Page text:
After two years of a global pandemic, many aspects of society are slowly returning to normal. However, one of the lingering effects of the pandemic-related work stoppages is a stalled supply chain. In March 2020, most businesses were disrupted in one way or another. Some stopped producing products, some sent their employees to work from home, and others shut down altogether. As a result, Elevator and HVAC businesses, who were deemed essential services, have been facing challenges with obtaining the equipment and components necessary for their customers, as well as finding the skilled labor needed to install them correctly. Unfortunately, these supply chain issues could be with us for a while.
What is the Supply Chain?
A supply chain is described as a system of organizations, people, activities, information, and resources involved in supplying a product or service to a consumer. Supply chain activities involve the transformation of natural resources, raw materials, and components into a finished product then delivered to the end customer.
What's Disrupting the Supply Chain?
The largest contributing factor of the supply chain disruption is the global lack of workforce that is needed at every link in the complex supply chain. Businesses large and small, looking to get back to work, have found themselves unable to convince laid-off workers to return to their jobs or even attract new employees. Vaccine mandates have made it even more difficult as many workers have refused to get vaccinated. As the Delta and then Omicron variants worked their way through the population, workers got sick or had to take leave to care for other family members. The HVAC and Elevator industries deemed to be essential continued to operate, while staff shortages have taken a toll on productivity.
Skilled worker shortages have been around well before COVID, but the demand for staff including installers, technicians, managers, system designers, equipment salespeople, truck drivers and warehousing material handlers is becoming more significant every day.
There are also shortages for the materials needed to build equipment, like copper, steel, aluminum, and plastic. All it takes is one missing piece and the entire process is delayed. The limited supply of semiconductor chips are one item that is causing major delays. Almost every electronic device requires a microchip, from video games to dishwashers, cars and air conditioning units. However, due to factories having to close its doors, manufacturers were forced to stop the development of microchips. The available inventory of microchips were quickly used up without being able to be replaced.
The chip shortage won’t last forever. Recently, Intel announced plans to build two new semiconductor plants in Arizona, but it will be months before these factories will be up and running.
Bottlenecks in shipping and air freight
Bottlenecks in shipping and air freight are adding further delays to the time it takes for key equipment to make it to companies and their technicians. HVAC Consultant Ian McTeer shared the following data in his article HVAC Supply Chain: Wounded, But Still a Marvel:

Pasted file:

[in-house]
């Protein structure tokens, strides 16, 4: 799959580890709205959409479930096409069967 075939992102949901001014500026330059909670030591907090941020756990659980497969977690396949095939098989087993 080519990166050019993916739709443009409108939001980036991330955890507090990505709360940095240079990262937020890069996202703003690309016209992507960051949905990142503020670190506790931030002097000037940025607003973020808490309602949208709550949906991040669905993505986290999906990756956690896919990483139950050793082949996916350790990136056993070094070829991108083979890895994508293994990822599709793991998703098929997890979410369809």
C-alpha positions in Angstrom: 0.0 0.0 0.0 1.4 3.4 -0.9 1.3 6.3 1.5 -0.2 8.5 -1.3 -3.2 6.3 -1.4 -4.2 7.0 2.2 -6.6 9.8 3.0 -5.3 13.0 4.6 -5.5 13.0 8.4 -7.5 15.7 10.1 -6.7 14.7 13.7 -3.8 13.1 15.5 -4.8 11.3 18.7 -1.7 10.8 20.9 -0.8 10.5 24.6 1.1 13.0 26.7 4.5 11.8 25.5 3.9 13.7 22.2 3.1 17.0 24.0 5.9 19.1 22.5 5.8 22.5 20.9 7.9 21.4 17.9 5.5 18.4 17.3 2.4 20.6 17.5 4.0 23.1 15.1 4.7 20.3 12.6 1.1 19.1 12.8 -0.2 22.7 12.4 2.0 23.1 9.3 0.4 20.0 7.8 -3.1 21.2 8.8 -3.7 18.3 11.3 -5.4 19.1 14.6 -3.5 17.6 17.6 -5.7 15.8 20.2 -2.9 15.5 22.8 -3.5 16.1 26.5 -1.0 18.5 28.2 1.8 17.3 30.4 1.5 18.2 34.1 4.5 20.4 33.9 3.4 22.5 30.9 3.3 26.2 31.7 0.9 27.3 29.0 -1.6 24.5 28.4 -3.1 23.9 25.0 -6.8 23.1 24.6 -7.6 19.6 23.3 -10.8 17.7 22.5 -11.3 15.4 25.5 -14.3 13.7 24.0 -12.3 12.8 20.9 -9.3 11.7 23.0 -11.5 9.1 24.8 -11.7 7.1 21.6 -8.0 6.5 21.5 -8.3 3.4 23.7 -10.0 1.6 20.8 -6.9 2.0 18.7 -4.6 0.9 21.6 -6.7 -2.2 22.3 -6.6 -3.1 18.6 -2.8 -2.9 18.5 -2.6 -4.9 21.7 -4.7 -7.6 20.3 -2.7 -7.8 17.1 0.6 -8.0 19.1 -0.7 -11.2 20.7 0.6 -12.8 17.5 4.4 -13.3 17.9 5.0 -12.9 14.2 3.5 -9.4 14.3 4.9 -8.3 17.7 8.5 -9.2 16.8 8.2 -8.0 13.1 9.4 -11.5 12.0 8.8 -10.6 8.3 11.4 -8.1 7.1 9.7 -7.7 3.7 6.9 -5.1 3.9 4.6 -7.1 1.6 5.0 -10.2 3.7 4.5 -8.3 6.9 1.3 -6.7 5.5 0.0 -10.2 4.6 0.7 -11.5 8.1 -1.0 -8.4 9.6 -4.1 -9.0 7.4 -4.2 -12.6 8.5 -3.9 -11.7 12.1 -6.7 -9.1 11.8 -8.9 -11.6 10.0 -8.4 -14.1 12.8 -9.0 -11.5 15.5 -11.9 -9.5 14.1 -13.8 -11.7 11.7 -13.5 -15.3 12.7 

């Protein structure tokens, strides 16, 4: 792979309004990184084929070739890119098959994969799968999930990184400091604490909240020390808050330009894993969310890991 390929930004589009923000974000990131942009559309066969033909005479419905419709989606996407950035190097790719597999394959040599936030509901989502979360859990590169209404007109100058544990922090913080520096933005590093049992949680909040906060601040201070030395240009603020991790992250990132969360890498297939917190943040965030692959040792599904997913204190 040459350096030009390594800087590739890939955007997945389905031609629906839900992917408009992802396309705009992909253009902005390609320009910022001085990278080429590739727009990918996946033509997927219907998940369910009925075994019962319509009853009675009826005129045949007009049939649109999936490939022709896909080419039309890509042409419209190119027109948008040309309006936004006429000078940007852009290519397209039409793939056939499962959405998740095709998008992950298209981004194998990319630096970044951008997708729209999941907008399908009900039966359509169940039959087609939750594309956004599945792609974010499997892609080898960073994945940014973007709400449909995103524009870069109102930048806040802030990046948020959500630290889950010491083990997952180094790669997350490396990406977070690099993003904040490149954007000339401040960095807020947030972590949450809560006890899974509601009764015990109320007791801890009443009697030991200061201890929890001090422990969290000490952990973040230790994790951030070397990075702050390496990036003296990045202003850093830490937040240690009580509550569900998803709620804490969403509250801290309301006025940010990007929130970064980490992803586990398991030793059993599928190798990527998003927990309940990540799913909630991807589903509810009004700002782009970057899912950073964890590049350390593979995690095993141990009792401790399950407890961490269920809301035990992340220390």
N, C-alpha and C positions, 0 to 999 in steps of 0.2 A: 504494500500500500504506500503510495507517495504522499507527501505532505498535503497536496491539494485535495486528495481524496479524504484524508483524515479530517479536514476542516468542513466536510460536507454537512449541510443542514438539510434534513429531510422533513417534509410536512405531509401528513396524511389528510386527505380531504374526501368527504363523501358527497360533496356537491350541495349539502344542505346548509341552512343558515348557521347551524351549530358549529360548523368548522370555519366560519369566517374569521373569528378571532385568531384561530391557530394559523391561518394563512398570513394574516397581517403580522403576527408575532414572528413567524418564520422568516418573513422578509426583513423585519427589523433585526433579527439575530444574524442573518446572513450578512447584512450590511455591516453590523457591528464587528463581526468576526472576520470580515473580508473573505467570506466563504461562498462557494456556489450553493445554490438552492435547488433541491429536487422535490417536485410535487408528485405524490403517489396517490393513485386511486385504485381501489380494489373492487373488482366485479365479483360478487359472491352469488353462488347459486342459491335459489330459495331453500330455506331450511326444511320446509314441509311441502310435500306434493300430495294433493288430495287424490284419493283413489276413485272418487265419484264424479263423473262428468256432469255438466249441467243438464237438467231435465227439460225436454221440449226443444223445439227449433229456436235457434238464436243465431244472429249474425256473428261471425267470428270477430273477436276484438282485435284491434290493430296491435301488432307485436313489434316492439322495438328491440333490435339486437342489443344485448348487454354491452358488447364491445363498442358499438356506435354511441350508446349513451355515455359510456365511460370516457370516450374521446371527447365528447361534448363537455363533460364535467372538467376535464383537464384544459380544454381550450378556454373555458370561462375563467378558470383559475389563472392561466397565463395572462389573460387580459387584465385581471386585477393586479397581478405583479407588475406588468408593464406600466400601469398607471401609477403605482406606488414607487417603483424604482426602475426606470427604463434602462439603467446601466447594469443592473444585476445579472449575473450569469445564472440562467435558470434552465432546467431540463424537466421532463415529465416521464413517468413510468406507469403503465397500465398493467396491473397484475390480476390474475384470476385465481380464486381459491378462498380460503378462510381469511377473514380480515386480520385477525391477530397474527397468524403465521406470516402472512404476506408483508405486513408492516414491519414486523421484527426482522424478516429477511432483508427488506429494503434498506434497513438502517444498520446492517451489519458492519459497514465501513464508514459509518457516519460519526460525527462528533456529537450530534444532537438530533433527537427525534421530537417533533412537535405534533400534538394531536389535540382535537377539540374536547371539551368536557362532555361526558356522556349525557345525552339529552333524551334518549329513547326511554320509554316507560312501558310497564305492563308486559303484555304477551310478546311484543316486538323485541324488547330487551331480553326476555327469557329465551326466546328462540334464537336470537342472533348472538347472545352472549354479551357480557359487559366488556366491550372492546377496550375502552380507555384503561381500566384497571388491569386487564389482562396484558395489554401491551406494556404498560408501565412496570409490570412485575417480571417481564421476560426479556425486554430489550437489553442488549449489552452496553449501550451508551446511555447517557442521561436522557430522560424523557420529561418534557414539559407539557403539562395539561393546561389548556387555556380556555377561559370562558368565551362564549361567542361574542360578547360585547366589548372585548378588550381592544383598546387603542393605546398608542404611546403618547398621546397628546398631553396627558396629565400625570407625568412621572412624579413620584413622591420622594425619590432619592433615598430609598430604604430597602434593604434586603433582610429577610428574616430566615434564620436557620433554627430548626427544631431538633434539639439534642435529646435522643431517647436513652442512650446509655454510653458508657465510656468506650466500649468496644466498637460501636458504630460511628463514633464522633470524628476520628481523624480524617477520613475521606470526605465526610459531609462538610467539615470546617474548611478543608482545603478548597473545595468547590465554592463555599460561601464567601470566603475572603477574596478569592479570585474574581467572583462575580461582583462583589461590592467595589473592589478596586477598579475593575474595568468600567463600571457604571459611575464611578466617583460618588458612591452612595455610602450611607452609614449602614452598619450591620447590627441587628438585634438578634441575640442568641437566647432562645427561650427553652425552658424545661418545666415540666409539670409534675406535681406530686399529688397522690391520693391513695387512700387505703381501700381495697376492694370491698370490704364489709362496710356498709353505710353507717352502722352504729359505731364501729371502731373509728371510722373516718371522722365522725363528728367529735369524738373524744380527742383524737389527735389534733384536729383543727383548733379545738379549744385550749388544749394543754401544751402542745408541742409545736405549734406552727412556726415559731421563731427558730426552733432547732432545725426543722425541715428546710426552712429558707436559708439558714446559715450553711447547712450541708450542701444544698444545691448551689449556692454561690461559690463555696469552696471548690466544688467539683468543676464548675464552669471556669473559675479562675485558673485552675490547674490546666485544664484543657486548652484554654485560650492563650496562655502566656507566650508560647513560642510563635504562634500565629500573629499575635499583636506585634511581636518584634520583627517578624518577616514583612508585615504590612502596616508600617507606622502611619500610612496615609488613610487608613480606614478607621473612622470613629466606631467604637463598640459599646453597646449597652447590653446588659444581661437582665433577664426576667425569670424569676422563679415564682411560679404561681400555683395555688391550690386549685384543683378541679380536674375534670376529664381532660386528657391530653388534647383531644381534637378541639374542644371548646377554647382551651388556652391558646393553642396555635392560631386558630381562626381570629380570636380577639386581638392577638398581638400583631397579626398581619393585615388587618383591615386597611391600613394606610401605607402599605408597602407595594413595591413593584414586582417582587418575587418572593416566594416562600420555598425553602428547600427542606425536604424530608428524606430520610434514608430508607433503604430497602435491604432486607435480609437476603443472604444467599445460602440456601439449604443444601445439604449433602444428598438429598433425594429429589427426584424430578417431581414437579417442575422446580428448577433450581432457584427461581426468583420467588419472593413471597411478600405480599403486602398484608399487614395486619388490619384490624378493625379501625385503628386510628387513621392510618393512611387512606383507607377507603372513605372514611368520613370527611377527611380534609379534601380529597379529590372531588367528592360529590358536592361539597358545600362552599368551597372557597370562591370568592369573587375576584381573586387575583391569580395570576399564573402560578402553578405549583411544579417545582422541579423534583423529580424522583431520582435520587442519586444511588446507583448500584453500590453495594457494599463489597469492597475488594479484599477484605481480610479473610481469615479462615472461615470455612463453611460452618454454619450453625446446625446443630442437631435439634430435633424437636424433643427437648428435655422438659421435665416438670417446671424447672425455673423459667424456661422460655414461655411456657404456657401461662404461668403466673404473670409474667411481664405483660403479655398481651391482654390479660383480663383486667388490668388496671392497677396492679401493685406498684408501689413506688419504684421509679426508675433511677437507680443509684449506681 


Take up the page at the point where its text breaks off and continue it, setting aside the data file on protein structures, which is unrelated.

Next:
Shipments of HVAC equipment assembled in Asia typically take 31 to 57 days when shipped across the ocean in fully loaded containers: they’re now taking upwards of 70 days.
Container ports are dealing with unprecedented traffic combined with staff shortages and lack of warehousing space.
Empty containers are not being returned to Asia fast enough.
A container ship grounded in the Suez Canal along with the shutdown of a key port in China left an additional 350,000 containers of general merchandise choking ports last summer.
Container freight costs have ballooned from an average pre-COVID price of $1,600 per fully loaded unit to over $20K in September 2021.
35% of the world’s trade is now shipped by air freight, half of that in passenger aircraft.
When passenger air traffic essentially stopped in early 2020, air freight shipments declined causing backlogs, especially with delicate and time-sensitive shipments.
At the time, air carriers had approximately 2,000 aircraft globally dedicated strictly to air freight; more than 2,500 passenger aircraft were pressed into service for air cargo.
Trucking companies report customers are taking longer to unload containers (dwell time) due to a shortage of workers to handle the containers.
Not to mention a shortage of truck drivers.
Railroads are restricting transportation of containers from the west coast ports because there are stacks of unloaded containers jamming their inland hubs.
Adding to this, record inflation is driving up costs along the entire supply chain.
Perhaps the worst part of the supply chain nightmare is no one’s quite sure when it will end. COVID-19 has stressed all links in the chain, and these issues take time to resolve. Global supply chain slowdowns provide uncertainty in delivery dates and pricing for any number of products and materials including lumber, aluminum, computer chips and steel. Until the supply chain bottleneck ends, it will continue to be a challenging time for all industries.